Tiger Woods falls from contention after No. 7 birdie, cites 'long week'

Tiger: It was 'one of the worst weeks' ever on greens (0:57)

Tiger Woods reflects on his performance at the Genesis Open, calling it one of his worst performances ever. (0:57)

LOS ANGELES -- When Tiger Woods hit a deft bunker shot that trickled ever so slowly into the cup for a birdie on his seventh hole of the final round, he had moved into the top five at the Genesis Open with momentum on his side.

And just like that, it stalled.

The effects of a long week, with cold, blustery conditions and delays due to bad weather and darkness finally caught up to him, Woods said, leading to a lackluster finish and a tie for 15th at Riviera Country Club -- where he has now not won in 12 tries.

After getting to 3 under for his round through seven holes and to 10 under for the tournament, Woods could not manage another birdie the rest of the way, playing his last 11 holes in 4 over par and settling for a 1-over-par 72.

"I got tired; there's no doubt,'' Woods said. "It was just a long week, and eventually I made a few bad swings. But to be honest with you, it was one of the worst weeks I've ever had on the greens. Six 3-putts is -- I don't think I've ever done that. And to have that many 3-putts and still shoot 6 under par -- take away those 3-putts, I'm 12 under par. And if I make a few more putts, I'm right in the mix.

"So I just have to clean up my mess on the greens and be ready for Thursday.''

Woods was referring to the start of the WGC-Mexico Championship in Mexico City, where it will presumably be considerably warmer than it was at Riviera the last few days.

The tournament got off to a rough start when a seven-hour rain delay on Thursday put the event off schedule for the rest of the weekend. Woods never hit a shot on Thursday, which meant long days throughout the weekend.

Woods, the tournament host for the Genesis Open, played 30 holes on Friday, 14 on Saturday as the second round was completed and then -- hours later -- the third round started. And then 28 holes Sunday to finish the third round and play the final 18 holes.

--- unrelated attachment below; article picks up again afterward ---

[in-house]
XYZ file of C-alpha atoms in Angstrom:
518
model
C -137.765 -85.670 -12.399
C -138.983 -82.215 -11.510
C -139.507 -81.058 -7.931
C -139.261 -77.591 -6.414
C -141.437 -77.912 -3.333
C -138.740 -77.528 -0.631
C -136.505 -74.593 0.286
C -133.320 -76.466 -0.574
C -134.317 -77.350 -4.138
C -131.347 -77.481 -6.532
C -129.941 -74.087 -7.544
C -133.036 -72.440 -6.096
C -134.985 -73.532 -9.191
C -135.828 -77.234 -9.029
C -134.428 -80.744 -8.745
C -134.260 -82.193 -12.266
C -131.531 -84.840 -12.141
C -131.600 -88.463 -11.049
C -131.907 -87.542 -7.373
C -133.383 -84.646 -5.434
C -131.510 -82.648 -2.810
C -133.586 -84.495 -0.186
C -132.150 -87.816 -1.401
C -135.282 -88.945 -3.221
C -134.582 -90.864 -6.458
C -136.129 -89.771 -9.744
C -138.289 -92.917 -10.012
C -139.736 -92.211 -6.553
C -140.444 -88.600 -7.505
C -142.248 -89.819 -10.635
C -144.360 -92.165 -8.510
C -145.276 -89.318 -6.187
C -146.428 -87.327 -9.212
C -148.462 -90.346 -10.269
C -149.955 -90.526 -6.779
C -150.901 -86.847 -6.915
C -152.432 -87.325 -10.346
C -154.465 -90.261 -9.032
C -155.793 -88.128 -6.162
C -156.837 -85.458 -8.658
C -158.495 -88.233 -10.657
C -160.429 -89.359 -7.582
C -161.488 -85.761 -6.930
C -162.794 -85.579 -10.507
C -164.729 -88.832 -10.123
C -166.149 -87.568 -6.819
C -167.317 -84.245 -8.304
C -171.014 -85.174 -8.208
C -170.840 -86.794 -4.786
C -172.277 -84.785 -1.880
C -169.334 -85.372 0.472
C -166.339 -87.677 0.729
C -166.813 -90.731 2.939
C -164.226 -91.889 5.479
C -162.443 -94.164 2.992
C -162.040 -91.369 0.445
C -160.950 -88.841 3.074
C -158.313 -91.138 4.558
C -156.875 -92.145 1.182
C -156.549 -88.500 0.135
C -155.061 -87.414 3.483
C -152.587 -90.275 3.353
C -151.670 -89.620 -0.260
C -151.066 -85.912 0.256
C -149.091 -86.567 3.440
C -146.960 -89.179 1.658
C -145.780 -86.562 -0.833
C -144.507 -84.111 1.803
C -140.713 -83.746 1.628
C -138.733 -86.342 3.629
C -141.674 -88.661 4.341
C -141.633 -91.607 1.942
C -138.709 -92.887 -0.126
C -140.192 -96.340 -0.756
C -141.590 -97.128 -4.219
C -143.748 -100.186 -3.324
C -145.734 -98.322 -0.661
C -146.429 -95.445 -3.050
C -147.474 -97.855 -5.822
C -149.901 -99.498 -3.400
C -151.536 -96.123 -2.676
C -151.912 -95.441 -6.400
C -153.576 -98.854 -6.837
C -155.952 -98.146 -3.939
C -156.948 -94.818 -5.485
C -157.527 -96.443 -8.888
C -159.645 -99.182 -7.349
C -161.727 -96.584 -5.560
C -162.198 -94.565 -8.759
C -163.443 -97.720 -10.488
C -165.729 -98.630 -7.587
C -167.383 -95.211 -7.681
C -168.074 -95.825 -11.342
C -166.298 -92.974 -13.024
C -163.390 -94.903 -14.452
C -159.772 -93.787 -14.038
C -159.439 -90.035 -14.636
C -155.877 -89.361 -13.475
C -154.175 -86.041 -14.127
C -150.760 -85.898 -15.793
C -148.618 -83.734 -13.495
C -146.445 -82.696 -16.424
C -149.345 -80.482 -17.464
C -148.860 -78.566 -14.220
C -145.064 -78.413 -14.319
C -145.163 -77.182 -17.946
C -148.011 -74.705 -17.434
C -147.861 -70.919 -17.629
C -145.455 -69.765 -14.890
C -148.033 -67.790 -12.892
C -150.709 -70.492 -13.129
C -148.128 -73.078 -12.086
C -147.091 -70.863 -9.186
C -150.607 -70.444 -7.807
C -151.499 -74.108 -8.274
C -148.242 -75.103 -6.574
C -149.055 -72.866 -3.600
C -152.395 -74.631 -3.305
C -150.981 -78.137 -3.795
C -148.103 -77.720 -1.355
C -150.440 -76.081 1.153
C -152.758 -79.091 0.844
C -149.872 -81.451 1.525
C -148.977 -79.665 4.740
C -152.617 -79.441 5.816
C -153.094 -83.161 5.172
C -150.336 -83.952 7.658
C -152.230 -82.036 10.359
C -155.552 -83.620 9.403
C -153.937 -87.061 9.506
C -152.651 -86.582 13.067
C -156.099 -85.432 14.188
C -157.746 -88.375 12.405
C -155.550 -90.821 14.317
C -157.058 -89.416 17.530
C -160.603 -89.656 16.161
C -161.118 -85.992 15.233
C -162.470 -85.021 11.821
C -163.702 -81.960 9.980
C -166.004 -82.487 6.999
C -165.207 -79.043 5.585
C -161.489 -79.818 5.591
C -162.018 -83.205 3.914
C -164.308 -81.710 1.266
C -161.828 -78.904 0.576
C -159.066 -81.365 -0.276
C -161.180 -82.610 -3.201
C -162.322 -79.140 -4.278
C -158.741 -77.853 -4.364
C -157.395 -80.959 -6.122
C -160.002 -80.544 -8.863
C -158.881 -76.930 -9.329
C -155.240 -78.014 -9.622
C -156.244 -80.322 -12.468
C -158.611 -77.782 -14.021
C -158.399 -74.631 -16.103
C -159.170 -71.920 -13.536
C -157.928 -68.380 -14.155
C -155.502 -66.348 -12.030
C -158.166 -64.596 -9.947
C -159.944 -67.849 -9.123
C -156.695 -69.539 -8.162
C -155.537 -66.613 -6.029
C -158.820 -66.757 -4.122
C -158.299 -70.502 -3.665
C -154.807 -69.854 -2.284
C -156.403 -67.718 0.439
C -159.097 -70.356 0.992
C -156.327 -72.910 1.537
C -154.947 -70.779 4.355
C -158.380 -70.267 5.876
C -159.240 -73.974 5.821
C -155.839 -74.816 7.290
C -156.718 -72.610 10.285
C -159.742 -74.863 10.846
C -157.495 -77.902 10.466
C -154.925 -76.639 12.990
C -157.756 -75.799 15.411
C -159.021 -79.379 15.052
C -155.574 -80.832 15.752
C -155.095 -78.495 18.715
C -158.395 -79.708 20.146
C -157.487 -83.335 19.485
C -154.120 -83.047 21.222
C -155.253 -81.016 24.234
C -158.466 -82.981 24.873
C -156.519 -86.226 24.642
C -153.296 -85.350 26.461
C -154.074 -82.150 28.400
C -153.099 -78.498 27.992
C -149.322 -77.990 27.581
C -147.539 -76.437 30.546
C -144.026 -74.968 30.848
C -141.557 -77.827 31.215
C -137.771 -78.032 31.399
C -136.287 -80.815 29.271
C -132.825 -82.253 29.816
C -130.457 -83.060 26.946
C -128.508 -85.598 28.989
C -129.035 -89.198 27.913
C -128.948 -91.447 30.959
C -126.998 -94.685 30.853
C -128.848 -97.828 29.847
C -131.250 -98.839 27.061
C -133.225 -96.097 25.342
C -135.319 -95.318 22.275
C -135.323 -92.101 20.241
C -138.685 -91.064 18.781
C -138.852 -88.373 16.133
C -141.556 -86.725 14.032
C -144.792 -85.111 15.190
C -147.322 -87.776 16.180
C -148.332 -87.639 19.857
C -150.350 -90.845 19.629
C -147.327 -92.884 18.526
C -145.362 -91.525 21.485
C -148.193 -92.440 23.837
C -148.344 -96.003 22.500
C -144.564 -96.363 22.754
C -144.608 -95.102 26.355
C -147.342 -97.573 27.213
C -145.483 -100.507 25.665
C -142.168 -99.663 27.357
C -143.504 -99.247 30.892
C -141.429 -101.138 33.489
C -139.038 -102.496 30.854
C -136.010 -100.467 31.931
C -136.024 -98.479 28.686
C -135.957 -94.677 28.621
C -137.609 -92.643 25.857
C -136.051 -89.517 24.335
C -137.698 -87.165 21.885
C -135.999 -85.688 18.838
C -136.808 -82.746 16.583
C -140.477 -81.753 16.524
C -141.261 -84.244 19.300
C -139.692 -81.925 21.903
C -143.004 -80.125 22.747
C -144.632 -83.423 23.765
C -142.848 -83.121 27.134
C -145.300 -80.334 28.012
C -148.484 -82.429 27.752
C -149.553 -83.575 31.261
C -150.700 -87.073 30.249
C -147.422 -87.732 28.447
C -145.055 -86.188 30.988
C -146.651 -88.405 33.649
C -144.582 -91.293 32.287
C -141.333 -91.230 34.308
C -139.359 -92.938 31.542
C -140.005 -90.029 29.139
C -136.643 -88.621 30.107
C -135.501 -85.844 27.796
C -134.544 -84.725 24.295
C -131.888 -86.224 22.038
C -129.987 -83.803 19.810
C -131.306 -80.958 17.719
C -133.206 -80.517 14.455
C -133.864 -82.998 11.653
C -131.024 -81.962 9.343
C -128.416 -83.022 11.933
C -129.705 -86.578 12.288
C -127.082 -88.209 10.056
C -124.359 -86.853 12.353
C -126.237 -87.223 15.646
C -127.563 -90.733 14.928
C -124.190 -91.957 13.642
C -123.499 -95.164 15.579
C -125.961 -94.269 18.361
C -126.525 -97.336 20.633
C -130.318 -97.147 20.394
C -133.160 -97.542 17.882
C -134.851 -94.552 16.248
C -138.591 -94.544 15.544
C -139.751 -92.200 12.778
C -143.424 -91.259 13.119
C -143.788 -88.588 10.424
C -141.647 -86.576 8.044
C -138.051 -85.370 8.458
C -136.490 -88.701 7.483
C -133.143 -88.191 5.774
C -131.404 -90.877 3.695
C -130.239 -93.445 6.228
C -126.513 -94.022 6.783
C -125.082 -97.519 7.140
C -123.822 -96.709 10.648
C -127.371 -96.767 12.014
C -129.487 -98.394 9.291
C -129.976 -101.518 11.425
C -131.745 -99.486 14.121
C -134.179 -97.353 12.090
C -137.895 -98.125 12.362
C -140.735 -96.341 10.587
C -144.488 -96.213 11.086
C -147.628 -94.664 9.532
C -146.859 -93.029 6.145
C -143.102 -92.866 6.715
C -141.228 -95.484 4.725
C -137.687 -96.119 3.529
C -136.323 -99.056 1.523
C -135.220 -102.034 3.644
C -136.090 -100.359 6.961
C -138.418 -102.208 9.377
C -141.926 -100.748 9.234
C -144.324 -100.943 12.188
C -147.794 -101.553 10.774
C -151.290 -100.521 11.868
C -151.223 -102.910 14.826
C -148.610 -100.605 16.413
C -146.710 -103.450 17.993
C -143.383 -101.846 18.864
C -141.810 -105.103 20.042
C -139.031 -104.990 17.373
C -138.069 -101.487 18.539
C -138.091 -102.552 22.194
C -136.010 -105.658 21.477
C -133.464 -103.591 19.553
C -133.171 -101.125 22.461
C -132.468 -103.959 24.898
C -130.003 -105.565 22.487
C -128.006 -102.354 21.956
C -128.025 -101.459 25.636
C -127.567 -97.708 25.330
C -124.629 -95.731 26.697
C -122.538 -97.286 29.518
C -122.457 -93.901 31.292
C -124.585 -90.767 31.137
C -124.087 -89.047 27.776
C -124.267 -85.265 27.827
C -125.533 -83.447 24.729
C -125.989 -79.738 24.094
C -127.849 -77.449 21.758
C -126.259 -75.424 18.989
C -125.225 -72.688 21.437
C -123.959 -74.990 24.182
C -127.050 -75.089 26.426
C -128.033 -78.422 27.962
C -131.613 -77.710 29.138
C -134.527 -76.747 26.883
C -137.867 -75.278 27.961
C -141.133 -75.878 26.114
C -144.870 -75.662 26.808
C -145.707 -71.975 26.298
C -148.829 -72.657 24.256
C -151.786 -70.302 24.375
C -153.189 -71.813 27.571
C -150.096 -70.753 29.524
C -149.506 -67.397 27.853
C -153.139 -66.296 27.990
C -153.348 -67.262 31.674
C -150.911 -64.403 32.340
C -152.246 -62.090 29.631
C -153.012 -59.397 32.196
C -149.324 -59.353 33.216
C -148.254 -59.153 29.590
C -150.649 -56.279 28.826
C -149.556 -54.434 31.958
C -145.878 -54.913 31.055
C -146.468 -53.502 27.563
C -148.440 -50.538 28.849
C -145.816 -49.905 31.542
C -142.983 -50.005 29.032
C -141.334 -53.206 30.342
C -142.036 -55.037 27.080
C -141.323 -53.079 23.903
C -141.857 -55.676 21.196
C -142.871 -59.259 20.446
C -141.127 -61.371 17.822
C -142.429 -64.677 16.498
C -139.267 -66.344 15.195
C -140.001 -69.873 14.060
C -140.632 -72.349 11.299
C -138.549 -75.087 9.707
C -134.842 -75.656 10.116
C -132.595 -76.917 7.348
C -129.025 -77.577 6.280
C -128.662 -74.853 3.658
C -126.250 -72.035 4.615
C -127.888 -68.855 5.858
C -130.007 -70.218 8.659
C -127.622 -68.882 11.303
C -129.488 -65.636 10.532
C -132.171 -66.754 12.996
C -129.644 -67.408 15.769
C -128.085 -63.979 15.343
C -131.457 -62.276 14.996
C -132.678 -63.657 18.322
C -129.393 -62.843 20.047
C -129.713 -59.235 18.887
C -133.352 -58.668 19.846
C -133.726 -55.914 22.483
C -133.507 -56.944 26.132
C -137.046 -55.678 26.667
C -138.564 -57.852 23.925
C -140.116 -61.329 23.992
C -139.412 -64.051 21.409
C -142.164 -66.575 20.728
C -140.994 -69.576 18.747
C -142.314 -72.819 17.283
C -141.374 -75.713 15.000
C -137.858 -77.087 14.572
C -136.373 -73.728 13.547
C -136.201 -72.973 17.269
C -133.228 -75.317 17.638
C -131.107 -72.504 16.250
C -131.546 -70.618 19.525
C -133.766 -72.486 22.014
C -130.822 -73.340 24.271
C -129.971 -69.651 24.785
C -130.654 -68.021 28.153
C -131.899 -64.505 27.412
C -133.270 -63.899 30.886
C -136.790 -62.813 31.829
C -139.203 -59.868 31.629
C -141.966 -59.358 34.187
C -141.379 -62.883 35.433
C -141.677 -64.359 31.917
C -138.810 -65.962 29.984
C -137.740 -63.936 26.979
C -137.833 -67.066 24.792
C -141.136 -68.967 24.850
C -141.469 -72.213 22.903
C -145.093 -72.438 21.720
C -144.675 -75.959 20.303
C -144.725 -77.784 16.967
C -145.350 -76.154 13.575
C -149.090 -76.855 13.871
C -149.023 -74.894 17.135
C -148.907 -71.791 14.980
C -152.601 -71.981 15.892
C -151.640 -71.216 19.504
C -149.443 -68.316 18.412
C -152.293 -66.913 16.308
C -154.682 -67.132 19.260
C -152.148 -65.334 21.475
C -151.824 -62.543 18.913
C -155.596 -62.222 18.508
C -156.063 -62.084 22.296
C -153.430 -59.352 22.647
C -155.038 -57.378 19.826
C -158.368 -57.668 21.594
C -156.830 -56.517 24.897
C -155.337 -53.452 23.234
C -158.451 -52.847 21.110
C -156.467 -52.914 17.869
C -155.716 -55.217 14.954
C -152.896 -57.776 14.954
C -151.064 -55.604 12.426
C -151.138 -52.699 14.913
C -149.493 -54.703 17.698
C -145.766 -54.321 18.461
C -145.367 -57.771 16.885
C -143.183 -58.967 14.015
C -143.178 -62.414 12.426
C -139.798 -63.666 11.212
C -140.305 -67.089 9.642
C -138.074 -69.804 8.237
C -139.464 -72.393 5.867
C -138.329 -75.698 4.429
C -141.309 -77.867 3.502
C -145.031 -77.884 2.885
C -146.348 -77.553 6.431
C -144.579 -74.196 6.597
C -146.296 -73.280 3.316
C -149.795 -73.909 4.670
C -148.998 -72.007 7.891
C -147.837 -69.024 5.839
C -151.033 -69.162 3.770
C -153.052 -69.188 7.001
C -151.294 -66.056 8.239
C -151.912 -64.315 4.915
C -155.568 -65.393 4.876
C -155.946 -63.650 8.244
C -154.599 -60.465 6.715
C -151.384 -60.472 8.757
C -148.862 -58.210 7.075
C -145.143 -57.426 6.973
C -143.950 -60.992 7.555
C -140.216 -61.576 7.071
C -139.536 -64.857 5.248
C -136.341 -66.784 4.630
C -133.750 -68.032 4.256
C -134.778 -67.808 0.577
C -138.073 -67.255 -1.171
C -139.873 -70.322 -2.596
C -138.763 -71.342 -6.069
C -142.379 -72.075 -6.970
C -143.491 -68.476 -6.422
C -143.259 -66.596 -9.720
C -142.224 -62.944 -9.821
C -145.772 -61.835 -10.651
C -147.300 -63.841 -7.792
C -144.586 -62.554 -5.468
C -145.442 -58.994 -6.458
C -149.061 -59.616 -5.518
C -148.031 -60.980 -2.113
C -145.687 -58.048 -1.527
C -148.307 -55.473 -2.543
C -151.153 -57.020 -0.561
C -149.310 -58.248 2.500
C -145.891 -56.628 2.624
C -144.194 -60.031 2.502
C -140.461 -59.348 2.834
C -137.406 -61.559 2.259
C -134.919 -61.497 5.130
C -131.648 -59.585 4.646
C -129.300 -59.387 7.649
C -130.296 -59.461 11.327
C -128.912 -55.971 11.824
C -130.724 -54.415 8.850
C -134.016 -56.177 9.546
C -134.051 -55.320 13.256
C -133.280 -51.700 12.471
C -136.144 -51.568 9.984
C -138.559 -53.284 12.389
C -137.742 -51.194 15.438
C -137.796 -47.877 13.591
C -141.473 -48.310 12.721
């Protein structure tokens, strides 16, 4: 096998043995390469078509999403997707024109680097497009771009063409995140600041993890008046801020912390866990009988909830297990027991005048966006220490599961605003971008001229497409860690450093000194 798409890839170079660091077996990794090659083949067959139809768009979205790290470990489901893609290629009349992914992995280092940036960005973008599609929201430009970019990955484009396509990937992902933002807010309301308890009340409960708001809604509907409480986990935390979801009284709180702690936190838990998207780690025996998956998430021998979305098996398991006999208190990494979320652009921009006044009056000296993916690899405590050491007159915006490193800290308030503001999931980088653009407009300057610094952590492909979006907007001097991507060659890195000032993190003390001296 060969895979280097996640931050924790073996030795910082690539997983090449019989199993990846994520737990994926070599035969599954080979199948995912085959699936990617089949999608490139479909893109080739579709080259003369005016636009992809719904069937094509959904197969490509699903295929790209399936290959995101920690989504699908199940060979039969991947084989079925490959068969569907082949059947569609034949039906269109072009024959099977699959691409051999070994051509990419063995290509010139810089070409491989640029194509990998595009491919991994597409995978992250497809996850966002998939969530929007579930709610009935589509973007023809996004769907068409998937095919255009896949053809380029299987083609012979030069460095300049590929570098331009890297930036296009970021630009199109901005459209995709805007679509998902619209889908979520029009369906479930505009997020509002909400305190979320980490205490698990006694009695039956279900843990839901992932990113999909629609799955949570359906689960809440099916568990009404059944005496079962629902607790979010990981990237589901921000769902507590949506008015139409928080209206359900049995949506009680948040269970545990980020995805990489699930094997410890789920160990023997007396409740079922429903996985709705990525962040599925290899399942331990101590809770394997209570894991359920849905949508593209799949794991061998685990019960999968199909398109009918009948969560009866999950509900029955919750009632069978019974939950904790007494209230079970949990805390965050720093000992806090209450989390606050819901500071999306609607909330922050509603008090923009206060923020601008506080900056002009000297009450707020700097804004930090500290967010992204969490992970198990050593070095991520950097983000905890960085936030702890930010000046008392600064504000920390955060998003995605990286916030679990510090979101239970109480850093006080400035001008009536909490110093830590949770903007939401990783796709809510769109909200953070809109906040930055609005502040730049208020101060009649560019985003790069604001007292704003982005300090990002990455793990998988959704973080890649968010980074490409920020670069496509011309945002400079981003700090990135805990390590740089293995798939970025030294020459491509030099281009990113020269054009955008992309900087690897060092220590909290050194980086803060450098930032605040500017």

He did get on a roll during a 27-hole stretch of the third round and the first nine holes of the fourth, playing them in 9 under par to climb the leaderboard, before falling back.

Afterward, Woods, 43, understandably looked like a guy who was worn out. He walked gingerly, and made no secret he was looking forward to not swinging a golf club on Monday.

"I wish the weather had been a lot warmer,'' he said. "It was a long week. Early, early mornings. We were warming up before the sun came up and finishing up when the sun was down. Long days for a lot of guys.

"I'm excited about tomorrow,'' he said. "Because the clubs aren't coming out of the travel bag. They are staying in there; they're not moving. It's a matter of recovering, and treatment, and getting ready for Thursday.''

Woods does have some positives to dwell on. He appeared headed for a missed cut on Saturday morning, birdied his last hole, ended up making it by one and then went on a run that gave him a respectable tournament.

Last year, Woods missed the cut at Riviera, and now he is about to embark on a stretch during which he should be able to find some form, first at the limited-field Mexico event and then likely at places such as Bay Hill and the Players Championship, where he has had success.

For the week, Woods hit 36 of 56 fairways and ranked 12th in strokes gained off the tee. He also hit 51 of 72 greens, highlighted by 17 in the first round and 14 in the third round. His total putts of 117 was not terrible, and he did have three rounds in which he had less than 30 per round. But as Woods noted, six 3-putts is not going to get it done.

"I'm happy that it's over, yes,'' Woods said. "Somehow we got 72 holes in.''